In the dew-wet newness of this new year, I think of one whose prayers carried me, especially in the formative years of priestly ministry.
Oom Koosie Moses was a stalwart of the Parish of St Nicholas, Elsies River, a short man inclined to lengthy prayers. He would bless me before I left our home on Mountain Way, Matroosfontein for our seminary in Makwanda (Grahamstown).
His prayers were conversational and detailed. The state of the weather would be referenced. It was always “mooi” regardless of heavy downpour or blistering heat. On one occasion, the good Lord was thanked “for this child’s beautiful hair, just like that of a white person”.
A sigh of appreciation was expressed “for the scrumptious meal and the noble hands that made it”. The crispness of the baked potato was noted with relish, as was the tender meat. And the nuanced, “Lord, as you know, I am not much for this Moorish food, but this sister’s curry is such that it compels me to ask for more”.
The blessing extended to travelling mercies, and key markers on the road were mentioned: “Accompany die jong klong, up and over Sir Lowry Pass and all the dorpies between regret and longing until Mossel Bay.
“Be with him in that draf stappie on to the Big Bay named after the Queen of England, the lovely Elizabeth, until where he must be there, deep amongst the Bantu, protect him, O beloved. And may he return to us, still saved, redeemed and learned in your ways.”
Sometimes I felt the literal impact of Oom Koosie’s prayer in my lower back.
To relieve the ache, I would raise myself a bit and the Oom - now in full Holy Spirit-filled flight of prayer - would do a hoppity-skip as he stomped his right foot, proclaiming the name of Jesus, then jump a slam-dunking “sien hom”, smacking my head and then falling down and back into the supporting arms of my brothers, Mark and John. They would steady him each time the rite was repeated.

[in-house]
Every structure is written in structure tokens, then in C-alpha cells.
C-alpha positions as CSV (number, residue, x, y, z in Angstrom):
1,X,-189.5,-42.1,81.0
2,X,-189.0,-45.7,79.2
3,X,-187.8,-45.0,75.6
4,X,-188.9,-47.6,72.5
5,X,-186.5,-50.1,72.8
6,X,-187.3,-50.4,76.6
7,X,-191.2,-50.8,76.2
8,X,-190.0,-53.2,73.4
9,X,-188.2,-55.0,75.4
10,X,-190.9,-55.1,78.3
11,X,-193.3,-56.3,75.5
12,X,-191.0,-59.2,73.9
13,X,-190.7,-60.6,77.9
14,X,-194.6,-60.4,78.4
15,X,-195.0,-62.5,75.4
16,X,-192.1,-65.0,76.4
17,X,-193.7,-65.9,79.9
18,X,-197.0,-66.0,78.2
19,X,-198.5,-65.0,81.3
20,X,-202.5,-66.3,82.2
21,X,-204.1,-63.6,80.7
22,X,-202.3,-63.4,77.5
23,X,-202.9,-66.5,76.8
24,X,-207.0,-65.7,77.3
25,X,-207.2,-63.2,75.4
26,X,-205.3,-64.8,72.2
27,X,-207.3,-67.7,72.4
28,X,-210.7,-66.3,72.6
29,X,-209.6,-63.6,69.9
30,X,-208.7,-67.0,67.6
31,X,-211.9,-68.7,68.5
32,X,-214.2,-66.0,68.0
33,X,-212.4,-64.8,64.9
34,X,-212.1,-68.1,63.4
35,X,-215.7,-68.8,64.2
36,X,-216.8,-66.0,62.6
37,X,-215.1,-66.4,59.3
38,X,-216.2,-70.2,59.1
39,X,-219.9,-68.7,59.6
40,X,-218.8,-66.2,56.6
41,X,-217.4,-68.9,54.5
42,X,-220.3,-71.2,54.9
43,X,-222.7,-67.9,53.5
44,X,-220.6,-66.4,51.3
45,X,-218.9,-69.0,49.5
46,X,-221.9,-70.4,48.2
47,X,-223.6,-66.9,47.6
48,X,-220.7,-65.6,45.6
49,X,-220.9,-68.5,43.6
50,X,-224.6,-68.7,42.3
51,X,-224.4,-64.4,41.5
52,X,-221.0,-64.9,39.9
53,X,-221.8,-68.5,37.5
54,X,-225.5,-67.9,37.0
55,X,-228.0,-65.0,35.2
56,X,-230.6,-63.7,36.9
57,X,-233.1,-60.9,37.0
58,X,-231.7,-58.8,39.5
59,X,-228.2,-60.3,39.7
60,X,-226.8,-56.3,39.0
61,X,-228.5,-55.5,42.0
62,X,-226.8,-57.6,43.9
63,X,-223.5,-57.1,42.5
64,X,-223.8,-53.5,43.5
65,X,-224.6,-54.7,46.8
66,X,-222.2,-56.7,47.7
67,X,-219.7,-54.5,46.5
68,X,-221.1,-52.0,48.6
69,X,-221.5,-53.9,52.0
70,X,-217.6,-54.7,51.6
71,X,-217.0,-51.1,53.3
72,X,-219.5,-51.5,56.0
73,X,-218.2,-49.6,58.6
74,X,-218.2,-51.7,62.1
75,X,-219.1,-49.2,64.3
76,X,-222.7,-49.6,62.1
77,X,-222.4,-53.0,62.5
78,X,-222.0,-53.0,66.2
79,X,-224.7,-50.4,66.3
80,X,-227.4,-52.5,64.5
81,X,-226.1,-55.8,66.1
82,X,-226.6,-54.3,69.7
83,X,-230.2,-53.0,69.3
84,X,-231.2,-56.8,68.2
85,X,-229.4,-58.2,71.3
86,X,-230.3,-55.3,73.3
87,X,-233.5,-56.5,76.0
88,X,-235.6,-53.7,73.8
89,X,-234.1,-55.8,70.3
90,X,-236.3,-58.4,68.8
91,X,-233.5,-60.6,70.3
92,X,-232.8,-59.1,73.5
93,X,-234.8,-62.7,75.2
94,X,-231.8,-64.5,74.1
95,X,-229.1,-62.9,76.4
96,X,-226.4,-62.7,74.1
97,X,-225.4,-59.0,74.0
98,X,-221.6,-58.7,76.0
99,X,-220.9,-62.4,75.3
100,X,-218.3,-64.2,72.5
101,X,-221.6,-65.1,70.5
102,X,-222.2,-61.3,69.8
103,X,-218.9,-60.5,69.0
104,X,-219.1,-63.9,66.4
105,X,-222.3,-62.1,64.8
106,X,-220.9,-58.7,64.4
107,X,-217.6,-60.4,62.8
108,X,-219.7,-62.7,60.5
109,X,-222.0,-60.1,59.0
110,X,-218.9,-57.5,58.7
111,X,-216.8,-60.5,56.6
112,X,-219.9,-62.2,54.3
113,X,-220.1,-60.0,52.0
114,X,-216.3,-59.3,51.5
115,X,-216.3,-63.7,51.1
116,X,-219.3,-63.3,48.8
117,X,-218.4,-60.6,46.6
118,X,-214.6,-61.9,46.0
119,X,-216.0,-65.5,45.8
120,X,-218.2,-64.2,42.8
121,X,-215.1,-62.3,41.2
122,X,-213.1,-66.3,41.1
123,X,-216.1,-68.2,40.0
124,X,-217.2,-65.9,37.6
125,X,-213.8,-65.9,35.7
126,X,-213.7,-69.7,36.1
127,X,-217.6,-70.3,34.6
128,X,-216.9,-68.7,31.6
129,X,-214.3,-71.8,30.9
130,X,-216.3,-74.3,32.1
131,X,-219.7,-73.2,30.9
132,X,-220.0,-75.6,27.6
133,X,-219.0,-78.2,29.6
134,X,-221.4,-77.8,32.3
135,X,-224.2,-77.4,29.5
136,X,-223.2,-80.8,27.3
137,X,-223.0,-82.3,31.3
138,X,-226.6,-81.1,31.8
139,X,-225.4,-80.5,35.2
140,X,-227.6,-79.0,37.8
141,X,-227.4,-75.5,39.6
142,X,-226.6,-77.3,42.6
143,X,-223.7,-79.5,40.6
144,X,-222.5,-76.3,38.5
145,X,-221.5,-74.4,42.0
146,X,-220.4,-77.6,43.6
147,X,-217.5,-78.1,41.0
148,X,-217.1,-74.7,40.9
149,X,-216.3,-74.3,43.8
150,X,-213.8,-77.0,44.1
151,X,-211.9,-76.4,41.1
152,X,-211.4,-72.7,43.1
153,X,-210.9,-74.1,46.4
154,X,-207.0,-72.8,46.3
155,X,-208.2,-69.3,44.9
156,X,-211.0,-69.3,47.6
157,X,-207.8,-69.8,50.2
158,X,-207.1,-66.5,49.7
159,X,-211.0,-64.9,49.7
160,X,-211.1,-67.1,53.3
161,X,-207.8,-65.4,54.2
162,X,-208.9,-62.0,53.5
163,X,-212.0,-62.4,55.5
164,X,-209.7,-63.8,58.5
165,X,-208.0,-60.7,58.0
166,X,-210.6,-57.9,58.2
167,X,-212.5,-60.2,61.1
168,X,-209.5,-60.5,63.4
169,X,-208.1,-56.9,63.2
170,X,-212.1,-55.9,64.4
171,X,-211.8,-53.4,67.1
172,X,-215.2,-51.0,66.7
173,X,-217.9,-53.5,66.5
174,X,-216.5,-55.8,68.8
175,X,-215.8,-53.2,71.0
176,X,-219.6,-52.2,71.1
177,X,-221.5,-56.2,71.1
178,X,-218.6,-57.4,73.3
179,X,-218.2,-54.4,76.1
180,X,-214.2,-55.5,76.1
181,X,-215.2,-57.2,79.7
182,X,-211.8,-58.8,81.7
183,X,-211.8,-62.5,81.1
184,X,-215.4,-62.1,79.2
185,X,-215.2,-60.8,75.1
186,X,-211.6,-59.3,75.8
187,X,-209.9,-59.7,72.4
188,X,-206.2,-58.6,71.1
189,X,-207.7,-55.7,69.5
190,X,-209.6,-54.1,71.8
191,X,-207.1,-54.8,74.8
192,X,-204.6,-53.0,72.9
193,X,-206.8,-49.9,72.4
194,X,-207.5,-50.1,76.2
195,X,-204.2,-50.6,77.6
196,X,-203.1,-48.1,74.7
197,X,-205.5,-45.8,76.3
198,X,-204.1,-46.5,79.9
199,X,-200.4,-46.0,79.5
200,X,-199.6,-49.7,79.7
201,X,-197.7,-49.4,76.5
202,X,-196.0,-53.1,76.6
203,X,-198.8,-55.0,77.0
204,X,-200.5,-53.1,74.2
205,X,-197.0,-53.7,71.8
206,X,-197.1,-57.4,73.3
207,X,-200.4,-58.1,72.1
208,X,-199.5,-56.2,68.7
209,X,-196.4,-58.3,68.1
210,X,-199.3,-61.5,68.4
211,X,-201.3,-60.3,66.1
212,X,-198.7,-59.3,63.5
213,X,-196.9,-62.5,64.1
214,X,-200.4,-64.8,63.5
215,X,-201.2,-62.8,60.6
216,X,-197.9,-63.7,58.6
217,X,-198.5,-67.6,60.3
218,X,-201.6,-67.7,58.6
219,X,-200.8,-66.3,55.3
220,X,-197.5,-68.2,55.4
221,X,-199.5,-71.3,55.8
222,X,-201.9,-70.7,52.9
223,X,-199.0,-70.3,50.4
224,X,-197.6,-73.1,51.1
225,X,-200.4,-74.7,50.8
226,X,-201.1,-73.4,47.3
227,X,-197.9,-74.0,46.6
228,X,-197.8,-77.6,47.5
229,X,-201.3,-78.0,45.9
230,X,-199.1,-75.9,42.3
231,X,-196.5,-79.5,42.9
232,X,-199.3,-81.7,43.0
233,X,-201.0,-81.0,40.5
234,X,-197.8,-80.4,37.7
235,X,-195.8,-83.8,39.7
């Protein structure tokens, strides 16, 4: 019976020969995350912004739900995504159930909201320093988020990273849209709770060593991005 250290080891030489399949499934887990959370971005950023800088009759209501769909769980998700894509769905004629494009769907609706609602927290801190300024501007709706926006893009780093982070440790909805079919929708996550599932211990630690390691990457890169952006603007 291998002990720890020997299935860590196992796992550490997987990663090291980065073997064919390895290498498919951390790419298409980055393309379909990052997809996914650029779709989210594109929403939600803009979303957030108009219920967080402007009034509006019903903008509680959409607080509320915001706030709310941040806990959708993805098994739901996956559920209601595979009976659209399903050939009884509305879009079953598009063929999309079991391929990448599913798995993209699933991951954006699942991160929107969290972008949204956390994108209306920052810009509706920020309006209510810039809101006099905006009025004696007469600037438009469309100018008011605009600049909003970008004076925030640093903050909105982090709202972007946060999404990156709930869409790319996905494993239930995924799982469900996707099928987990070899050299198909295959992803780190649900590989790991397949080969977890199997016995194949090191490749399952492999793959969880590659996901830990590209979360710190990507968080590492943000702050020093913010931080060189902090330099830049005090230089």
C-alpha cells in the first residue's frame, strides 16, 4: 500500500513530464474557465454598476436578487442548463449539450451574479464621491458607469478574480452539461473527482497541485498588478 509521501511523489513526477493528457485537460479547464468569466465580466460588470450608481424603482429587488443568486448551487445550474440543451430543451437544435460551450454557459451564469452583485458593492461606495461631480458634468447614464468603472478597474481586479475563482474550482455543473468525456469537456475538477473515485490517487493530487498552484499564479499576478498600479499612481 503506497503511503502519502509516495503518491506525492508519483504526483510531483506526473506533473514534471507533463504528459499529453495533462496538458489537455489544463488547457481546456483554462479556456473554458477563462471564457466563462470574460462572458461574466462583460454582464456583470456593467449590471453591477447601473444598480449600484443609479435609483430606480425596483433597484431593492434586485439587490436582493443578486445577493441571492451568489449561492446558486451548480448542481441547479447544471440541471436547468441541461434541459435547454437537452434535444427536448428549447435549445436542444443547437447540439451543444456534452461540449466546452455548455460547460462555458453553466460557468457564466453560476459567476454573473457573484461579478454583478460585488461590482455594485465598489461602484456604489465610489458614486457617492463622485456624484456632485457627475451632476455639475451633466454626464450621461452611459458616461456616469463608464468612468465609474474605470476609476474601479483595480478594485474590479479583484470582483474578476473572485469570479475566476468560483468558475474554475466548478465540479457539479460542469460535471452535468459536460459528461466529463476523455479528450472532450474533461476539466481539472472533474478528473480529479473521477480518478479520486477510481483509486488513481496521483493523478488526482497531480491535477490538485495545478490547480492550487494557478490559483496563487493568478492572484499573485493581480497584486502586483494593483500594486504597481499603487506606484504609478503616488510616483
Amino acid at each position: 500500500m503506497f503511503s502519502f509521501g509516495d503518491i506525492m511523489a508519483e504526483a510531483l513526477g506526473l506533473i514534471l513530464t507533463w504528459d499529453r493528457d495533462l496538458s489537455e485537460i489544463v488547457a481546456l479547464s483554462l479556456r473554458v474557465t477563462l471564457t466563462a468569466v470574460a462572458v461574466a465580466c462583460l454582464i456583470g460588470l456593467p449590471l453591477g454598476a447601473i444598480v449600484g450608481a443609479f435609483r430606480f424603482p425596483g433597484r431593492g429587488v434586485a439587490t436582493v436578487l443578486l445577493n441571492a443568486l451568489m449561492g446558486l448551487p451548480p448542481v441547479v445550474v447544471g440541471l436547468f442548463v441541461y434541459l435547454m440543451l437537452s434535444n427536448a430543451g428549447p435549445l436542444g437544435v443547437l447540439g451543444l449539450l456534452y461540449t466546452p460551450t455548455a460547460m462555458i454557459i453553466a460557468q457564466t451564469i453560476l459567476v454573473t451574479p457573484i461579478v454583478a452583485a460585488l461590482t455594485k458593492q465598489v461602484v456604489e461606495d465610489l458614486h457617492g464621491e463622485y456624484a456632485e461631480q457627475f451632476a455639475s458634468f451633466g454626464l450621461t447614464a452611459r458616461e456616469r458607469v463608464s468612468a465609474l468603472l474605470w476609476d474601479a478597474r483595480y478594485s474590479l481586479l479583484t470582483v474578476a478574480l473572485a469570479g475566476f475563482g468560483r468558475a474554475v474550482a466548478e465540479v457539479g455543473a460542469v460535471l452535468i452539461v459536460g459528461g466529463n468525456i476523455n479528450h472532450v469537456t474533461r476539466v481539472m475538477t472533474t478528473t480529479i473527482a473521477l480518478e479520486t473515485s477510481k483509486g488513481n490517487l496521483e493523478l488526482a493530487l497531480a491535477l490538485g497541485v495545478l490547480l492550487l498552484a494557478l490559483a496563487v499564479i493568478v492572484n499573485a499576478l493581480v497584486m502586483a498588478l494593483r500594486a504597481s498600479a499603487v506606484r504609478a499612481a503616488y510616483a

The blessing a week before my ordination to the priesthood involved a glass of water. Its contents was sprinkled on my head, face, body, hands and feet.
It was a re-contextualisation of an ancient rite, probably pre-Vatican II, for the anointing of the deceased: “Protect Your anointed against fierce thoughts and from wild women (a tap on my head). May his eyes behold that which is pure and blind his sight to the temptation of loveliness (a touch on my eyes and a soft slap against each cheek). May he have a heart for the poor and may he never forget the path to his mother’s home and the teachings of his youth (said as he placed his left hand on my shoulder and his right hand on my chest). May his arm be raised to rebuke the unjust (both my hands held in his). And keep his feet on your path and, should he go astray, may a thousand burning thorns plague his path and pierce his very soul. May he walk the way of the brave even unto the den that could not defeat Daniel.”
At this point, Oom Koosie slowly assumed a kneeling position, assisted by his acolytes, Mark and John, and touched and sprinkled my feet. I was then called to kneel in front of him, and he would kiss my bowed head.
The concluding “Amen, in the strong name of our dear, beloved Jesus our Saviour” was accompanied by a firm hug, arms tight around my waist, his head against my chest.
The Holy Spirit proclaimed her presence in the wetness in the lower edges of my eyes, my gratitude for these traces and signs of ancestral love and care.
* The Very Rev Michael Weeder is the Dean of St George’s Cathedral in Cape Town.
** The views expressed here are not necessarily those of Independent Media.